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I'm currently working on a PhD in cognitive science, but my research and interests straddle the line between cognitive science and mathematics. Right now, I am most interested in pursuing an academic career, and I've begun looking at job openings for postdocs and assistant professorships just to see what's out there (fully realizing those exact positions will be long gone by the time I graduate). I noticed that some positions listed in statistics/mathematics programs seem to fit my overall interests and skills; however, they almost universally state that a PhD in mathematics or statistics is required to apply.

When the time comes to apply for positions, should I even bother applying to the ones where my PhD is not technically among the ones listed on the job opening? Obviously, if my PhD was in a completely different field than the position in question, my chances of getting it would be low. However, what about positions where my research is within the scope of the field in question, even though my PhD is not (e.g., my PhD is in cognitive science, my research deals with statistical approaches to study cognition, and the position is in a statistics department)? Would I be disqualified on a technicality?

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    Note that the official field of a PhD is something quite fuzzy or bureaucratic formality, and hiring committees are aware of it. Mine is officially "Biochemistry", but I have only used a beaker to clean the coffee machine. – Davidmh Dec 30 '14 at 19:44
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    My degree certificate doesn't show the subject, only the title of my thesis. If your work is in the right area, the official classification usually won't be important. There are occasional exceptions: I've heard of job descriptions that are unusually specific because they're trying to avoid a specific person being eligible. – Jessica B Dec 30 '14 at 20:42
  • Here is an honest question you must be able to answer: what makes you think you are suited to an academic career in mathematics? Assuming you have a convincing (non-delusional) answer underpinned with facts, how will you persuade the hiring committee? "Getting hired" is only step one - being good at the job is what really matters, otherwise you are wasting the one life you have. – Floris Jan 1 '15 at 3:12
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In mathematics in particular, the question that search committees will have about you is your willingness and ability to teach a variety of undergraduate mathematics courses. If you have significant experience teaching main stream undergraduate mathematics courses, then you should make sure to highlight this in your application. If you have no such experience, then it will be a significant negative factor in your application.

  • Any advice on how to market yourself to get those opportunities? I think my university allows PhD students to teach classes, but I also think they would have at least a few questions about letting a non-mathematics PhD teach a mathematics course. – Florian D'Souza Dec 30 '14 at 20:58
  • One option would be to look for adjunct opportunities at community colleges in your area. – Brian Borchers Dec 30 '14 at 21:44
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    Let me add that a further expectation is that you will have taken appropriate graduate level course work in mathematics. The mathematics PhD (more so than those in the physical sciences and engineering) typically includes a lot of graduate level course work. If you haven't studied mathematics including analysis, topology, and algebra at the graduate level you can expect that this will be a significant issue in getting a job in a mathematics department. – Brian Borchers Dec 30 '14 at 23:52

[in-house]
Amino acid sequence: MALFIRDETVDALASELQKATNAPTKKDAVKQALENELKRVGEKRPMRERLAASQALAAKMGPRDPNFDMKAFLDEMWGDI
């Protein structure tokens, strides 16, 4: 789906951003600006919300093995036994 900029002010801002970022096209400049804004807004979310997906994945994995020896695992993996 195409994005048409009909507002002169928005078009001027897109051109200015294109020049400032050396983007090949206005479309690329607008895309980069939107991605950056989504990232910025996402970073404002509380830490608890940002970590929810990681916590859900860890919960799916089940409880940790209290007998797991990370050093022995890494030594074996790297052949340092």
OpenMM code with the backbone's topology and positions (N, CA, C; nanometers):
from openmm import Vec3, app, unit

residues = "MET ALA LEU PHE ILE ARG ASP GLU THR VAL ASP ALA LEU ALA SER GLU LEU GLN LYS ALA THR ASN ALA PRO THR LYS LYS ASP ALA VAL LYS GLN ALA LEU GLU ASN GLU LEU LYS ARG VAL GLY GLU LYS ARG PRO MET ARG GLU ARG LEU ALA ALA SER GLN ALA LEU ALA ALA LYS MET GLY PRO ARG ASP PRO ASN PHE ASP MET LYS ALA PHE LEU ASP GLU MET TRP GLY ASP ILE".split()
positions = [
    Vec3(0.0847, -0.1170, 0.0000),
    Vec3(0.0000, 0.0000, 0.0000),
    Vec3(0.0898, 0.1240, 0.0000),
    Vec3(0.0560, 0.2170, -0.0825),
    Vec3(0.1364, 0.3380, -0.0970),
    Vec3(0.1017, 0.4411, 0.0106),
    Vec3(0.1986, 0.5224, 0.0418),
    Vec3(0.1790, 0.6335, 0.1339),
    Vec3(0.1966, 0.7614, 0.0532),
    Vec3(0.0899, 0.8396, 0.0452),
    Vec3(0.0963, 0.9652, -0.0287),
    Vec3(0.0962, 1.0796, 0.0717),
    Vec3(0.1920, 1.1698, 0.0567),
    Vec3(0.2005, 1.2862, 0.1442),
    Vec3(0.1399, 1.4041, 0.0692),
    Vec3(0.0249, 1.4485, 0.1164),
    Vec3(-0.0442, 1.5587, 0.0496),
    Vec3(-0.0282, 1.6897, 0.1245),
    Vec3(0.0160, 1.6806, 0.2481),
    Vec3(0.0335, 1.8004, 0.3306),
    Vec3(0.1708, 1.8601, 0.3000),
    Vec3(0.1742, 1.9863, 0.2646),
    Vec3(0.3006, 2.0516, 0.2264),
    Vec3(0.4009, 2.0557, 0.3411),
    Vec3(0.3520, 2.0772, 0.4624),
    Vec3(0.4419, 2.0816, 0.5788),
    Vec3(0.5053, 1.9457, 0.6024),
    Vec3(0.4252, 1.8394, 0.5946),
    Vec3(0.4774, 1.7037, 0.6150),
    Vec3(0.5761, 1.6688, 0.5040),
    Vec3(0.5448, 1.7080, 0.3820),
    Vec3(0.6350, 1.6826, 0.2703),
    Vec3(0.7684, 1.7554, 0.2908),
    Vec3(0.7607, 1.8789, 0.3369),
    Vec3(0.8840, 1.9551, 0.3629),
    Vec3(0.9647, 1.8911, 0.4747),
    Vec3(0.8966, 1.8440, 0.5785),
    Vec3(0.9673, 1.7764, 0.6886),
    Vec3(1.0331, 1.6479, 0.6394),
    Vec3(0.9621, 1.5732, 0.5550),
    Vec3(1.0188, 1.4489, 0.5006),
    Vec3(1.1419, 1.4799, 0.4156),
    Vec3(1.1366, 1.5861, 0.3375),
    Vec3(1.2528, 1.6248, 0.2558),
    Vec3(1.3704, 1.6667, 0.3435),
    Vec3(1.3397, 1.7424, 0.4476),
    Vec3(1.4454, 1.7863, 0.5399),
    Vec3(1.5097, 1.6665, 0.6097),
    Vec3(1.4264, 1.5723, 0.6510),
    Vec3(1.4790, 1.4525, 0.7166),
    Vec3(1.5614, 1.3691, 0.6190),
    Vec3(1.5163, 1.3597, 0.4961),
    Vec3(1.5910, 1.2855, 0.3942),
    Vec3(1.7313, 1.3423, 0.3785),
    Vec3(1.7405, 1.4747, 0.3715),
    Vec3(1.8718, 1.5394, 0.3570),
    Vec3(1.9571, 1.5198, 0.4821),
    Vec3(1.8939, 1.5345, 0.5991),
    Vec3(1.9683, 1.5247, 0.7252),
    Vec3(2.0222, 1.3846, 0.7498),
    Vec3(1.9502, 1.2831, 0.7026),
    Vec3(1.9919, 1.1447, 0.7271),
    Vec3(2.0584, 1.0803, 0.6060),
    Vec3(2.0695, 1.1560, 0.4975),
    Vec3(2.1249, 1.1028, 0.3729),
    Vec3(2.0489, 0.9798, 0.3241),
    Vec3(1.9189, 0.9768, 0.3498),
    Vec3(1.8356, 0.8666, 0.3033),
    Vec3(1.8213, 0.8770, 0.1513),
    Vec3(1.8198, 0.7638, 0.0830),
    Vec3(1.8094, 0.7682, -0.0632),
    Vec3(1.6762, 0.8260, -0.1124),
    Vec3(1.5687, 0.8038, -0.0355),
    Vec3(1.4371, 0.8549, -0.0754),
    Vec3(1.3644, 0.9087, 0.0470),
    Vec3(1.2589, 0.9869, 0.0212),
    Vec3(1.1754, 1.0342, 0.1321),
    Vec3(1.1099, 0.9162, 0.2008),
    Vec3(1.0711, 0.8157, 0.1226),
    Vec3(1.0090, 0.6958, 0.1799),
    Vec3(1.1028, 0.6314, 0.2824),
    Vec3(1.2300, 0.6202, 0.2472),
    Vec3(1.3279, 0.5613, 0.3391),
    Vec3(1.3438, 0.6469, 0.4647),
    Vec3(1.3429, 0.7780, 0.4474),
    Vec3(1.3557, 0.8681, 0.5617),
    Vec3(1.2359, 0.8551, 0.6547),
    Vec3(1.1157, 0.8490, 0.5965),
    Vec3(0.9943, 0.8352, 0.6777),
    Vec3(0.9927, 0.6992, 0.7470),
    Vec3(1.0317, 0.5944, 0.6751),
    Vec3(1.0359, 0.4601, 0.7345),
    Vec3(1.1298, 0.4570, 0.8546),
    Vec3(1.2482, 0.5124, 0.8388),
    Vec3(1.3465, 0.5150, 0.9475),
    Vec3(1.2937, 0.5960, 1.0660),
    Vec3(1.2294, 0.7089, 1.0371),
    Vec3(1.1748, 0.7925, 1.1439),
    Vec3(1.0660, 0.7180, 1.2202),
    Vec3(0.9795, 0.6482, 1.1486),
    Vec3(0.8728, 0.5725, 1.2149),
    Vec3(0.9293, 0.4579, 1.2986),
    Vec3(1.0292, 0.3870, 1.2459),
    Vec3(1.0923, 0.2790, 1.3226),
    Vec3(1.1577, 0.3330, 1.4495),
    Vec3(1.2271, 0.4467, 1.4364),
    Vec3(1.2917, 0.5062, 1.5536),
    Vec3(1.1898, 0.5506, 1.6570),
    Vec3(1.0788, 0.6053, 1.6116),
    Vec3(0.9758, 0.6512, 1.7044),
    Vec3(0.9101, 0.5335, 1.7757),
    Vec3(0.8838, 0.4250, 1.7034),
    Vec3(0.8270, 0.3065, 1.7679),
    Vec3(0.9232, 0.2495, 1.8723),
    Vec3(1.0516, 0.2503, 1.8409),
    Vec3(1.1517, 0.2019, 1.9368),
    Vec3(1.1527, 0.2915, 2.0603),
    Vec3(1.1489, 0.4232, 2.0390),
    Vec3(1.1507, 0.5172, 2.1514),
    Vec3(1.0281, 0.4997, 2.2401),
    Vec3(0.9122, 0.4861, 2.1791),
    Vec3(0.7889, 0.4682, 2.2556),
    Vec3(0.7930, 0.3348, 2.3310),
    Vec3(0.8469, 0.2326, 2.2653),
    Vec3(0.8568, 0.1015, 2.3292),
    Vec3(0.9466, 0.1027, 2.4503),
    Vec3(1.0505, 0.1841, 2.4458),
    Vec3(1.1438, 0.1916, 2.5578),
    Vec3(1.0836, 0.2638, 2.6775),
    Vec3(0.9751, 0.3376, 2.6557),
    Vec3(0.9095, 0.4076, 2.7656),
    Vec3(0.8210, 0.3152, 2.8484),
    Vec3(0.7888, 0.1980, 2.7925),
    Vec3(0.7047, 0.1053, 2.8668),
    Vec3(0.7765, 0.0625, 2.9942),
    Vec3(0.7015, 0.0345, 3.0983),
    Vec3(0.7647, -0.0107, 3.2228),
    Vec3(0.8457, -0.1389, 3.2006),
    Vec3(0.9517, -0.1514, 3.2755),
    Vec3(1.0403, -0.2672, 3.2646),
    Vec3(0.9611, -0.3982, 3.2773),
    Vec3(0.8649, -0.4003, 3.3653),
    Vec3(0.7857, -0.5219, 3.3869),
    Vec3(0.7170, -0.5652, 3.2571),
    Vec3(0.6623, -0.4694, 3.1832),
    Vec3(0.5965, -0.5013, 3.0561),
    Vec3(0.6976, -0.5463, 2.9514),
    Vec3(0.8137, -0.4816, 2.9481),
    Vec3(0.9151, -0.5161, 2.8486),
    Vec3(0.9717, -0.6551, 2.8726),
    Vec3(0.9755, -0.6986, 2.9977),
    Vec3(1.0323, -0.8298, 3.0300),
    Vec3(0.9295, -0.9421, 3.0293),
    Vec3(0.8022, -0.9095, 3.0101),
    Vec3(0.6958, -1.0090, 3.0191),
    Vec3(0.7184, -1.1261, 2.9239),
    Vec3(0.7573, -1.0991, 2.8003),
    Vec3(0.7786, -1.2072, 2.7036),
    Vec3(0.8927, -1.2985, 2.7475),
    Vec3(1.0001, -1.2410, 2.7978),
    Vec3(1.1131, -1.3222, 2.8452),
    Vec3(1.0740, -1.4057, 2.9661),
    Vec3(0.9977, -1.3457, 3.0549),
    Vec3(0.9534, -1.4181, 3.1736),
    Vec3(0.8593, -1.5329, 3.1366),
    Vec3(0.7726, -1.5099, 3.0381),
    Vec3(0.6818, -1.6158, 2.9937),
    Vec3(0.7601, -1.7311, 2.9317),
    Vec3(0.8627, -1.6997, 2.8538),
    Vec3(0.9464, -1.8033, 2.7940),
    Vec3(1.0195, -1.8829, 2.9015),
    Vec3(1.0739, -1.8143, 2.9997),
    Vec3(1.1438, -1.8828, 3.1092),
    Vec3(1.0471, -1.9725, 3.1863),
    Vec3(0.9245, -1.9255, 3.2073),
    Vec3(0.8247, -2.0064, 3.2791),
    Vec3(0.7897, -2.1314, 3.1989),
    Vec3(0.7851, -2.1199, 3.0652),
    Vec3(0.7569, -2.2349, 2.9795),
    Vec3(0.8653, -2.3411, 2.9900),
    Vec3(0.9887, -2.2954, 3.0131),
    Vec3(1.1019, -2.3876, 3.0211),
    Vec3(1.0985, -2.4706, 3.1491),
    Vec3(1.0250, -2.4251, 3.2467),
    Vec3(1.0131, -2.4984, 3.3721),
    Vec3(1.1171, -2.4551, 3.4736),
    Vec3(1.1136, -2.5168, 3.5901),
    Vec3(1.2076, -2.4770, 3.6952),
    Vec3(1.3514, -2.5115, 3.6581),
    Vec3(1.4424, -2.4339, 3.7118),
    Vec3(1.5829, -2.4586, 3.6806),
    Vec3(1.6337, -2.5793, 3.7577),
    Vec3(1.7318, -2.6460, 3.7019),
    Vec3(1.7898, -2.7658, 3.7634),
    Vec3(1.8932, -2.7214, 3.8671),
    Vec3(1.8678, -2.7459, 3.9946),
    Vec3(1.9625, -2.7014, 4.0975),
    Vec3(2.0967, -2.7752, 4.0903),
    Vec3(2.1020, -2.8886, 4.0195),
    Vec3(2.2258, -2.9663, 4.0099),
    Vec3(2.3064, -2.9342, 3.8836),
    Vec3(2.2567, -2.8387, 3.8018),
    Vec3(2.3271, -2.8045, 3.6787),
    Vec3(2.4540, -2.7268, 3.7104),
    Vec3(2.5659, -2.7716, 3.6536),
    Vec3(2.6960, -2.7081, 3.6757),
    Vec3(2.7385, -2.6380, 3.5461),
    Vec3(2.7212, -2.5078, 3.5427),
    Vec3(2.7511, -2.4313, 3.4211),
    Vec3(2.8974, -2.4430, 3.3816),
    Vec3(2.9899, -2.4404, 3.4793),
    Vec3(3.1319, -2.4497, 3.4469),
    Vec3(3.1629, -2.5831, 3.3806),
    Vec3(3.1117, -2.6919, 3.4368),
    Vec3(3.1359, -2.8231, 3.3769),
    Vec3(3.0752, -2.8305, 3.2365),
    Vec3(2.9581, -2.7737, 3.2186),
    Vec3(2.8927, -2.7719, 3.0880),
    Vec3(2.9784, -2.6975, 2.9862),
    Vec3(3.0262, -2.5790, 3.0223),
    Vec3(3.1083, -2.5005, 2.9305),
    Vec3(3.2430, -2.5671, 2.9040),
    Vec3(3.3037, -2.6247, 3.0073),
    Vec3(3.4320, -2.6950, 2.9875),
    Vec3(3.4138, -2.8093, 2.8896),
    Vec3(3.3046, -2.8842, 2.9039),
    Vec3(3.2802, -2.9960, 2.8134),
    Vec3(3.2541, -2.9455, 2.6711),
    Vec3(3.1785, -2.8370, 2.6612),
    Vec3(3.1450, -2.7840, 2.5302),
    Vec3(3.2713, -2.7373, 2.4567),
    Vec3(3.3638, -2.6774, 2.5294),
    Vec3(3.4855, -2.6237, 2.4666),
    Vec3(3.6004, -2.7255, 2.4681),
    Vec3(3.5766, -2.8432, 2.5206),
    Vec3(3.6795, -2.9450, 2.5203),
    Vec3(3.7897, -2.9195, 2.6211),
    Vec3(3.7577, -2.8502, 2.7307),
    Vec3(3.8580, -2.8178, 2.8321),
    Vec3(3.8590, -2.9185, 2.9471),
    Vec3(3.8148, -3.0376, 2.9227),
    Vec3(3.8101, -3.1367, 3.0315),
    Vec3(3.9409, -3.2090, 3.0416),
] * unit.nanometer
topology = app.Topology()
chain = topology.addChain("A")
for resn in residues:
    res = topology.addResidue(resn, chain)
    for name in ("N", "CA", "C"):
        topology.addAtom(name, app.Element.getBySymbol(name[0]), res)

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Different departments handle hiring decisions differently. If your discipline hires according to "we need someone in field X to teach classes in Y and do research in Z," then it's probably not going to help you so much if you don't do X, Y, or Z. On the other hand, if they're recruiting according to "best talent available," then you could be outside what they're looking for and it's still okay.

However, the important point is this: if you don't apply, you won't be hired. So if you're already sending out N applications, why not send N + 1?

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    So if you're already sending out N applications, why not send N + 1? Ah, the old inductive approach to getting hired... – Michael Dec 31 '14 at 2:06
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    Filling out applications is mentally taxing and time-consuming, for the applicant and (I would assume) for the hiring committee or whoever reviews the applications at the destination. As someone who recently applied for jobs, I'm still bitter at everyone who advised me to send out lots of applications to jobs I was quite unlikely to be qualified for. ;-) – David Z Dec 31 '14 at 2:47
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    I prefer the strong-inductive approach: If you're already sending out n applications, why not send 2n? – JeffE Dec 31 '14 at 14:34
  • If you have been rejected from N jobs what makes you think the N+1th would be any different? Stand out in quality, not quantity. And network. People hire whom they know - or have heard of. – Floris Jan 1 '15 at 3:09

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